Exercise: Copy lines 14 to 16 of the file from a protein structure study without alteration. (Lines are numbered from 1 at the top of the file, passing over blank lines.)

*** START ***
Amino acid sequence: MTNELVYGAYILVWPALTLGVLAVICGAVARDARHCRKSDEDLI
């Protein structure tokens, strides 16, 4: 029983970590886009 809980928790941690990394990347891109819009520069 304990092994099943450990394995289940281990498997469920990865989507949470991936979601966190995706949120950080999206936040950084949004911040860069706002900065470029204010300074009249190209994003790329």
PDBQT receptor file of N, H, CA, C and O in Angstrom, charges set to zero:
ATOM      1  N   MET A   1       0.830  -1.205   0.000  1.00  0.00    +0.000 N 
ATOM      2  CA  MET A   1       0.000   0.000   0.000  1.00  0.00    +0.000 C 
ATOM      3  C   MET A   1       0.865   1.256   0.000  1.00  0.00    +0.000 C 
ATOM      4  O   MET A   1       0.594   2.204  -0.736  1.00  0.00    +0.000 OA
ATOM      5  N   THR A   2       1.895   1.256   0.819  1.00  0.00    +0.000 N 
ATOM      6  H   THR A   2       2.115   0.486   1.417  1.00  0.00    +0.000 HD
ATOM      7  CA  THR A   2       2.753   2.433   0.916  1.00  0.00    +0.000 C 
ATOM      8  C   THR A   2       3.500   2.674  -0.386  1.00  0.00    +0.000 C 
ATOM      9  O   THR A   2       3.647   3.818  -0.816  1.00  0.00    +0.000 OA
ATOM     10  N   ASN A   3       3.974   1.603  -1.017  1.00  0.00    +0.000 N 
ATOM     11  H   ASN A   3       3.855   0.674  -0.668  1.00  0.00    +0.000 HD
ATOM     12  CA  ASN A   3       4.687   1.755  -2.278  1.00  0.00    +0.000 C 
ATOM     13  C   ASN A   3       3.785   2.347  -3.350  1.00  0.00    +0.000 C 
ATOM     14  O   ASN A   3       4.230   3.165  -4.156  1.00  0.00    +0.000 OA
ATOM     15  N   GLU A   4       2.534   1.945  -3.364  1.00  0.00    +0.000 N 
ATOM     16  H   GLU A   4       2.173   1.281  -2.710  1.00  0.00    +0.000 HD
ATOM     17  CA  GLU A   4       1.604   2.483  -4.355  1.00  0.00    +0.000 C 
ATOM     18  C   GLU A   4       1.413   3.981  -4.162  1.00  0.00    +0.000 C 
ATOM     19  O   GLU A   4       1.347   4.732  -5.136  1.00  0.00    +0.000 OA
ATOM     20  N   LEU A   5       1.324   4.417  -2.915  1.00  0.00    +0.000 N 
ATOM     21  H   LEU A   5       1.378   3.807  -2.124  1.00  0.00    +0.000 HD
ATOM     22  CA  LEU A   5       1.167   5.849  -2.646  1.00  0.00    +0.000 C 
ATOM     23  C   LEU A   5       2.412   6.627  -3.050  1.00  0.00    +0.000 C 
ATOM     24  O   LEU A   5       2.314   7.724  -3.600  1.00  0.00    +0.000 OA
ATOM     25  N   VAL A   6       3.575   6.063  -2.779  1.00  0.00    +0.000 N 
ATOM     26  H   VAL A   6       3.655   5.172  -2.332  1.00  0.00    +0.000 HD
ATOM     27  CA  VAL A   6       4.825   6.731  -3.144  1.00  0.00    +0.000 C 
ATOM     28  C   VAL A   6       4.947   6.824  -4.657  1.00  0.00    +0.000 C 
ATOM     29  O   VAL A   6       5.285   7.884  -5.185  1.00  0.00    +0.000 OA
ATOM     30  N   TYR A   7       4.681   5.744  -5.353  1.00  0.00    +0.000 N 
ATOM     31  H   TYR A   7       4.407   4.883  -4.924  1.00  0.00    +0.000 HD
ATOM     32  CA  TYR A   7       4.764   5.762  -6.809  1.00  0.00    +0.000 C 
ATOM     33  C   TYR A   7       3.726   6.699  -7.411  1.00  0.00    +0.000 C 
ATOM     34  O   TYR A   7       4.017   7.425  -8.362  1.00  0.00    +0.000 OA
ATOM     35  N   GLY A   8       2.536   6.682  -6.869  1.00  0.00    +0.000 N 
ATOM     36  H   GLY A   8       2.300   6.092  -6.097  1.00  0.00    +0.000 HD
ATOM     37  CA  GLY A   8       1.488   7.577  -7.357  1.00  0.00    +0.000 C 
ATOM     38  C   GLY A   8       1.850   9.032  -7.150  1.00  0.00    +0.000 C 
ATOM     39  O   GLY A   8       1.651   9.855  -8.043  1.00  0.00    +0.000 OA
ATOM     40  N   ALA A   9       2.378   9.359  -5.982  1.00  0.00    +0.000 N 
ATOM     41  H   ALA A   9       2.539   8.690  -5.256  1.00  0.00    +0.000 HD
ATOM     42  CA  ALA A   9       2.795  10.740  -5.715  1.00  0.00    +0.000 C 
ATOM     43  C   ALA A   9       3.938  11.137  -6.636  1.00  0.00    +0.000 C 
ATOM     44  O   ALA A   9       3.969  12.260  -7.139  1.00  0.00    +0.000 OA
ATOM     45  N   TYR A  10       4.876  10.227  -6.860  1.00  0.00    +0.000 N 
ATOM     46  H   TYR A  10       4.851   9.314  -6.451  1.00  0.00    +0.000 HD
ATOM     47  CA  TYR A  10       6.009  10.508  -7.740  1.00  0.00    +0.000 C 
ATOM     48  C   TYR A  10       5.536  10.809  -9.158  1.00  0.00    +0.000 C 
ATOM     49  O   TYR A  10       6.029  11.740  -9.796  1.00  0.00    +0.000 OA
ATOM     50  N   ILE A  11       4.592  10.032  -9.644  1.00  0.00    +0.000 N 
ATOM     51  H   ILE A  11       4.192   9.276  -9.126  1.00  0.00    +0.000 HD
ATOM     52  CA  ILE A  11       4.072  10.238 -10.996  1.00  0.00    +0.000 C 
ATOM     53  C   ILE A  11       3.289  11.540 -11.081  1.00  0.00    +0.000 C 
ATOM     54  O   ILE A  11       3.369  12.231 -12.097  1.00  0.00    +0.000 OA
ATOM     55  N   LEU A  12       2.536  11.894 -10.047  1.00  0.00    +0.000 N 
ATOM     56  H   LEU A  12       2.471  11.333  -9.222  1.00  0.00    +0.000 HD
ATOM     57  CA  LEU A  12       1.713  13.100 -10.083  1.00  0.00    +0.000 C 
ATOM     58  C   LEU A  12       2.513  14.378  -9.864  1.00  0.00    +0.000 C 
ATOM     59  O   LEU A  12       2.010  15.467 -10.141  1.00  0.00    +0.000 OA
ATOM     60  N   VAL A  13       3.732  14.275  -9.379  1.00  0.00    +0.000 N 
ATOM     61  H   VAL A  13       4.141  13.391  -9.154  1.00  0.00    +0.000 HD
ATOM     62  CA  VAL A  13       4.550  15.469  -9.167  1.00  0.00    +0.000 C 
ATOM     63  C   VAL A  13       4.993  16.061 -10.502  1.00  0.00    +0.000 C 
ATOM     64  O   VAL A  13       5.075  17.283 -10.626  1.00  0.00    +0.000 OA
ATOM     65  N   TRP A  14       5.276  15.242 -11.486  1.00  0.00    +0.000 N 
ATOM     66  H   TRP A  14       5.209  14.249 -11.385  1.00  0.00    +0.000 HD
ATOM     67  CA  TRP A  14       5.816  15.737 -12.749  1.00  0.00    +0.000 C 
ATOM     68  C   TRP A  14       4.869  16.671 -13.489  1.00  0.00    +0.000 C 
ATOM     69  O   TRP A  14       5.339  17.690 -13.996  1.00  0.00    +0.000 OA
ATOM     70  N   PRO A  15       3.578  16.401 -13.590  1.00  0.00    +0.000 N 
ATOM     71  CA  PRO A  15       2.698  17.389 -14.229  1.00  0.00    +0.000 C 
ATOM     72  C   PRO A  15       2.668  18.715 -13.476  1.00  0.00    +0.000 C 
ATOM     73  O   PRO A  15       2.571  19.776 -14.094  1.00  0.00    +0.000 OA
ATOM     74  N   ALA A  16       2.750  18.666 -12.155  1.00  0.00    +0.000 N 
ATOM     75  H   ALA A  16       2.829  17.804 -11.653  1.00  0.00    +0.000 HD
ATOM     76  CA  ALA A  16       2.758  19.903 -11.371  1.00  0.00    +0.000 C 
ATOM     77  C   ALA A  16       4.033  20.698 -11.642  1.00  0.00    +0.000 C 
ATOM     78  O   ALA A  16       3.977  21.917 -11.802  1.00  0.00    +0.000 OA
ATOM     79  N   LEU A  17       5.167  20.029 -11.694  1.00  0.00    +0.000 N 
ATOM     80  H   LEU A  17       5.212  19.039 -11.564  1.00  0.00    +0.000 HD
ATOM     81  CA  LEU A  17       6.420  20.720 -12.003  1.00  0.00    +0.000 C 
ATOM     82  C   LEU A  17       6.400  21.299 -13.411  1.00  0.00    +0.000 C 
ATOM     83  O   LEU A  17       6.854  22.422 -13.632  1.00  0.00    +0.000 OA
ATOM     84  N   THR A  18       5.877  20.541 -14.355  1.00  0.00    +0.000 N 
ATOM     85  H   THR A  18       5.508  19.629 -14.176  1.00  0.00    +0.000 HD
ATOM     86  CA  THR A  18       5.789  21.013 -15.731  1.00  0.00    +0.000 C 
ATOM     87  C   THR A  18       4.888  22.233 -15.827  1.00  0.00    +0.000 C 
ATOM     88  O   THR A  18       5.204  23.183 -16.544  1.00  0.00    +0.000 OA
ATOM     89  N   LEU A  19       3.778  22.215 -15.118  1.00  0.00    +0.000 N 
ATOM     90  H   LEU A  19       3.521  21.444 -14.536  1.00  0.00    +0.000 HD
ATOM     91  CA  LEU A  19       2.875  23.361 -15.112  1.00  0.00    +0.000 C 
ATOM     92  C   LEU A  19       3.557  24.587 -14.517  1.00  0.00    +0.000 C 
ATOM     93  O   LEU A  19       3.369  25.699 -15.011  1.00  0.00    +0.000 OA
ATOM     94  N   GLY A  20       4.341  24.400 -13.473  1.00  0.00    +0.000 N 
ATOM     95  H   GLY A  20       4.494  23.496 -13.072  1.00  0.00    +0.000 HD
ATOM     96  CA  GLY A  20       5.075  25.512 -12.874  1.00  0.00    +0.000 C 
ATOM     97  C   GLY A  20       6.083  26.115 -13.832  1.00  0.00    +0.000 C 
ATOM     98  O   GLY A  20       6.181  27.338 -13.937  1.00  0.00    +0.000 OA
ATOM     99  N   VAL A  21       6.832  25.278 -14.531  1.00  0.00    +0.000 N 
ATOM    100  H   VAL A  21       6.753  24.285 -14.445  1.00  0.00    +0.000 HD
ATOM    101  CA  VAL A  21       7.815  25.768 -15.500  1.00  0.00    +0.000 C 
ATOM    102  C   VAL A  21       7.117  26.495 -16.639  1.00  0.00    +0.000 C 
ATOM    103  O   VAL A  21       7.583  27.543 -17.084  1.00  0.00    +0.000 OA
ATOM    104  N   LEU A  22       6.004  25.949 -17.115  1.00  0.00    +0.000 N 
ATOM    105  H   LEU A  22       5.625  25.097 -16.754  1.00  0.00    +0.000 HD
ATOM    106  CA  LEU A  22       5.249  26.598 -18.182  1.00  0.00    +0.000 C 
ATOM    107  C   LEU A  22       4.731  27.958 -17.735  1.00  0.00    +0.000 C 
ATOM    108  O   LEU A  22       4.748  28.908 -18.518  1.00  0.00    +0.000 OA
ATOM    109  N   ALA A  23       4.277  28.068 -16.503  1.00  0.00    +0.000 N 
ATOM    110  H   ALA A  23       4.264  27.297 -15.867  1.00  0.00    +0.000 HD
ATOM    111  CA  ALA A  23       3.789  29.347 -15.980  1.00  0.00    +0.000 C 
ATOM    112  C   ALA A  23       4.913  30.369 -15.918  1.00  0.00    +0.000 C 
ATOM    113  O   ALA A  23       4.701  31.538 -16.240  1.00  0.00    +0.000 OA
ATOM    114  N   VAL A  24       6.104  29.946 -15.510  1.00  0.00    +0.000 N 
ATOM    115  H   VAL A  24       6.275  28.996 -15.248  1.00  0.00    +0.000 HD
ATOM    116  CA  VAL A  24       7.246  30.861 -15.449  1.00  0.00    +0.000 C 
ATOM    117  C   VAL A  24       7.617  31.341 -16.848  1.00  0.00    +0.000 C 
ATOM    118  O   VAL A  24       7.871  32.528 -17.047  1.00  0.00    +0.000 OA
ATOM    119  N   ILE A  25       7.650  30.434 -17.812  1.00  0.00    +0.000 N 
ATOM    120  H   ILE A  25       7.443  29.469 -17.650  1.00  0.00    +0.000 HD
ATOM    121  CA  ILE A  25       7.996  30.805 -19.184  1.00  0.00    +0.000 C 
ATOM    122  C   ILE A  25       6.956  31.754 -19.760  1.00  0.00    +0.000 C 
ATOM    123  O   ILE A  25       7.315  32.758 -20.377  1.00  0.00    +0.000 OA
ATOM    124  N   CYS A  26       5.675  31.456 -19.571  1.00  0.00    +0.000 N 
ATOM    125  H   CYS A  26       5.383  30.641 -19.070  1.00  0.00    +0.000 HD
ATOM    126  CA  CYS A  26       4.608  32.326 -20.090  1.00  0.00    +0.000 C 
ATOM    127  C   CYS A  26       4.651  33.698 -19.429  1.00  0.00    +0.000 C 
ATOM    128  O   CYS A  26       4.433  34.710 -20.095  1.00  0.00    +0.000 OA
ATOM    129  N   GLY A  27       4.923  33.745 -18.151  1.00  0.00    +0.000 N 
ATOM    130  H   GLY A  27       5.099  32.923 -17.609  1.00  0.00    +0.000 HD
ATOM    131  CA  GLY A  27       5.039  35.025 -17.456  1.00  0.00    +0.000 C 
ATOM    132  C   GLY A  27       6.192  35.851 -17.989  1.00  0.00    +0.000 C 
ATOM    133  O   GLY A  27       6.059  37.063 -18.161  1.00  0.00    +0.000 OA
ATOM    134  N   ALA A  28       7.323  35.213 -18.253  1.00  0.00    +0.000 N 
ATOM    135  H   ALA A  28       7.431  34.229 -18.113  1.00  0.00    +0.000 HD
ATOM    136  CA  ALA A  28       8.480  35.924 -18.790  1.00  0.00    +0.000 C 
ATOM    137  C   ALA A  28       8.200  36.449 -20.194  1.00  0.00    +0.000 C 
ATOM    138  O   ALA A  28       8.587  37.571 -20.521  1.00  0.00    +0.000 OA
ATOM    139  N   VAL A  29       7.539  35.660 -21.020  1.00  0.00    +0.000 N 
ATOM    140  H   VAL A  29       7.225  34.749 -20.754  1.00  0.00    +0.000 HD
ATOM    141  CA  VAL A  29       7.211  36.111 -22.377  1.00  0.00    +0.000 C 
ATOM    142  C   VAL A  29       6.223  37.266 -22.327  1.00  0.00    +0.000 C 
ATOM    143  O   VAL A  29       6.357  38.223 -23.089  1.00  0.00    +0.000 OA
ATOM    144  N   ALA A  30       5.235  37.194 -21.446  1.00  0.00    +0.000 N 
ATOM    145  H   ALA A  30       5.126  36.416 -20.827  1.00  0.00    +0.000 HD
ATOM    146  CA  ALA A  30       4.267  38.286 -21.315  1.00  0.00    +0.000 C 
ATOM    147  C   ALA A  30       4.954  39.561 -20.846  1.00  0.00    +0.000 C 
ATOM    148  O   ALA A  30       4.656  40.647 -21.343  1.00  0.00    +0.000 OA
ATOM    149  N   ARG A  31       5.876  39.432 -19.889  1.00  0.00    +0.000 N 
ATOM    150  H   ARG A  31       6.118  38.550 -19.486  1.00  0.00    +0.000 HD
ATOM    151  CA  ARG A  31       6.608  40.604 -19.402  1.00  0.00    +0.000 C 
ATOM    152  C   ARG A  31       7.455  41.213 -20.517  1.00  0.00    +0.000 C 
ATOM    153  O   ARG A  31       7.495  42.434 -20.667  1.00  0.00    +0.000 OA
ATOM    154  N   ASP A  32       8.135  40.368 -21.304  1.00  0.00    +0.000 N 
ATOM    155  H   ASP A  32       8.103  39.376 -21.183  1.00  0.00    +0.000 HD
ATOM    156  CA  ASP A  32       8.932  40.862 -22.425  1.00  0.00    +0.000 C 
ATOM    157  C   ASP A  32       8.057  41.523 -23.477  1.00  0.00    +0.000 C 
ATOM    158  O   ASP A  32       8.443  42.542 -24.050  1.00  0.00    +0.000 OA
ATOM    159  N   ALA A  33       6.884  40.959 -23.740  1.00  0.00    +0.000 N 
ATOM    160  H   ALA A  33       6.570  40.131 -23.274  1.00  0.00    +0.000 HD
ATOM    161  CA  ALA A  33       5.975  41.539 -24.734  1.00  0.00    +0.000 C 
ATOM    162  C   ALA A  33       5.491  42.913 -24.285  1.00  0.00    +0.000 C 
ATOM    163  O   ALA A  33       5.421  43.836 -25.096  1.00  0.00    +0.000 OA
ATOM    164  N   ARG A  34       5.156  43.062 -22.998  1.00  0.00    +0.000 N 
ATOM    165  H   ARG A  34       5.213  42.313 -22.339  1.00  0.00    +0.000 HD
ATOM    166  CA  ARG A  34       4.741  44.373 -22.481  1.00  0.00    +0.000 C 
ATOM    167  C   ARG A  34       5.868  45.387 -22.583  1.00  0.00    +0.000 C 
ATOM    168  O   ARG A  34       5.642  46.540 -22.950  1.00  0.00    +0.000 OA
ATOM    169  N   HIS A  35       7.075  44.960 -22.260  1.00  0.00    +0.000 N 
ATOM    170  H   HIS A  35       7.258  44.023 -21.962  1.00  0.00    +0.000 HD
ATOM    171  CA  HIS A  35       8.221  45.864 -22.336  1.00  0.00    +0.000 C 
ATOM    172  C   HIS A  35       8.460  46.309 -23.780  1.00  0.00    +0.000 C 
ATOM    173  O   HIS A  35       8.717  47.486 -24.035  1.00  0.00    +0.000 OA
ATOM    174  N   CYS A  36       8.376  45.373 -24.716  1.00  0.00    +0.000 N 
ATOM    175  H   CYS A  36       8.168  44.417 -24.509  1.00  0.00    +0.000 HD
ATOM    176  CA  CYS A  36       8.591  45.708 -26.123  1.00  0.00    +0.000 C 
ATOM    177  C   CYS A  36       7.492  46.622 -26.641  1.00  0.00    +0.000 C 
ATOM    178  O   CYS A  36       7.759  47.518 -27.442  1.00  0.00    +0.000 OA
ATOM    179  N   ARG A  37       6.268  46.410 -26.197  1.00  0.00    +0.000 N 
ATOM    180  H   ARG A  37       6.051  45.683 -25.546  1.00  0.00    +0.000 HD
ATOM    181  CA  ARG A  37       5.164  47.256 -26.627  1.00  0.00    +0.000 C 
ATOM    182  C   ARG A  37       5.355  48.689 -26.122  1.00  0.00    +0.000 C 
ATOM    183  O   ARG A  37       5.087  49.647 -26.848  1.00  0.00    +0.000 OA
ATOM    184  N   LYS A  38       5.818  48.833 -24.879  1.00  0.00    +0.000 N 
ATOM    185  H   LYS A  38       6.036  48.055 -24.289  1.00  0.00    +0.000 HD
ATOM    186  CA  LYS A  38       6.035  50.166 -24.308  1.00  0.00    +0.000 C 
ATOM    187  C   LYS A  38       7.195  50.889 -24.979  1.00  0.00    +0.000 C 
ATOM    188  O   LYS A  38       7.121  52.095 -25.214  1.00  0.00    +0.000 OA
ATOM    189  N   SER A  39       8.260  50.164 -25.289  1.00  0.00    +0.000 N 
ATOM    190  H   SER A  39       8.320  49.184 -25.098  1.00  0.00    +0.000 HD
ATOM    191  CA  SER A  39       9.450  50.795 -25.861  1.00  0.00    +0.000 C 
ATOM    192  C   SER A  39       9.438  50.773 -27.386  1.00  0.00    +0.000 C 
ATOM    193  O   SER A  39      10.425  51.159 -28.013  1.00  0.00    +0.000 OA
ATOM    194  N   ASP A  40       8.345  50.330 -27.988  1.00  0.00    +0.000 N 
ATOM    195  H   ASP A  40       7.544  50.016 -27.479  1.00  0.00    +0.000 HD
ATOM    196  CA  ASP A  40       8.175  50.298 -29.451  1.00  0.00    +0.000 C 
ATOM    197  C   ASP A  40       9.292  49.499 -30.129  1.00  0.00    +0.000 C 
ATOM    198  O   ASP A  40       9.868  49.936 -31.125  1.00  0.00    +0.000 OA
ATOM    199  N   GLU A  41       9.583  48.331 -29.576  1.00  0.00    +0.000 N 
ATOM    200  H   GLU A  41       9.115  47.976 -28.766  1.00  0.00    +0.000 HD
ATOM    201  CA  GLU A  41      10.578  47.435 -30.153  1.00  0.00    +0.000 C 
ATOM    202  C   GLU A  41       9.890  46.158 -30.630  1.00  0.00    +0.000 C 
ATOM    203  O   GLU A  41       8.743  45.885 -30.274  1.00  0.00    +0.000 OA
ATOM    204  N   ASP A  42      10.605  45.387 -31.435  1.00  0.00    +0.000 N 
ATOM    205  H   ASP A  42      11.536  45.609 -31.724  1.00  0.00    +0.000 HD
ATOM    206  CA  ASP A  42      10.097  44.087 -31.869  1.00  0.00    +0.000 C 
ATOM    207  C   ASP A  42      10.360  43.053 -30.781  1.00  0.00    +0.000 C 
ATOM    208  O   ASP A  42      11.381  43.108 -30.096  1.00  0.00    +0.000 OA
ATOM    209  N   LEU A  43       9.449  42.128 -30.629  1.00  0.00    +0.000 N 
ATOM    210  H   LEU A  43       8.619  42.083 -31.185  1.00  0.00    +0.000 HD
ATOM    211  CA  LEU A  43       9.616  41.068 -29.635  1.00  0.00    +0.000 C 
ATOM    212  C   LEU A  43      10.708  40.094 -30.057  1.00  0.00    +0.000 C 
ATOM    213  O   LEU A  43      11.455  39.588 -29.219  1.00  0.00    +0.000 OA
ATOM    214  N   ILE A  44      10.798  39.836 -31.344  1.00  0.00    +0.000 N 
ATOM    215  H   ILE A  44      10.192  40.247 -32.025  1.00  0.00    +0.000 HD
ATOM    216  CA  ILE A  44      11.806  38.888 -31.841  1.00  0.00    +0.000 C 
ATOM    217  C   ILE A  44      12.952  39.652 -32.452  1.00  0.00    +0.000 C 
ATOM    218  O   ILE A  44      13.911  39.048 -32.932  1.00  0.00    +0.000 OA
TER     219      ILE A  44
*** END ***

ATOM     11  H   ASN A   3       3.855   0.674  -0.668  1.00  0.00    +0.000 HD
ATOM     12  CA  ASN A   3       4.687   1.755  -2.278  1.00  0.00    +0.000 C 
ATOM     13  C   ASN A   3       3.785   2.347  -3.350  1.00  0.00    +0.000 C 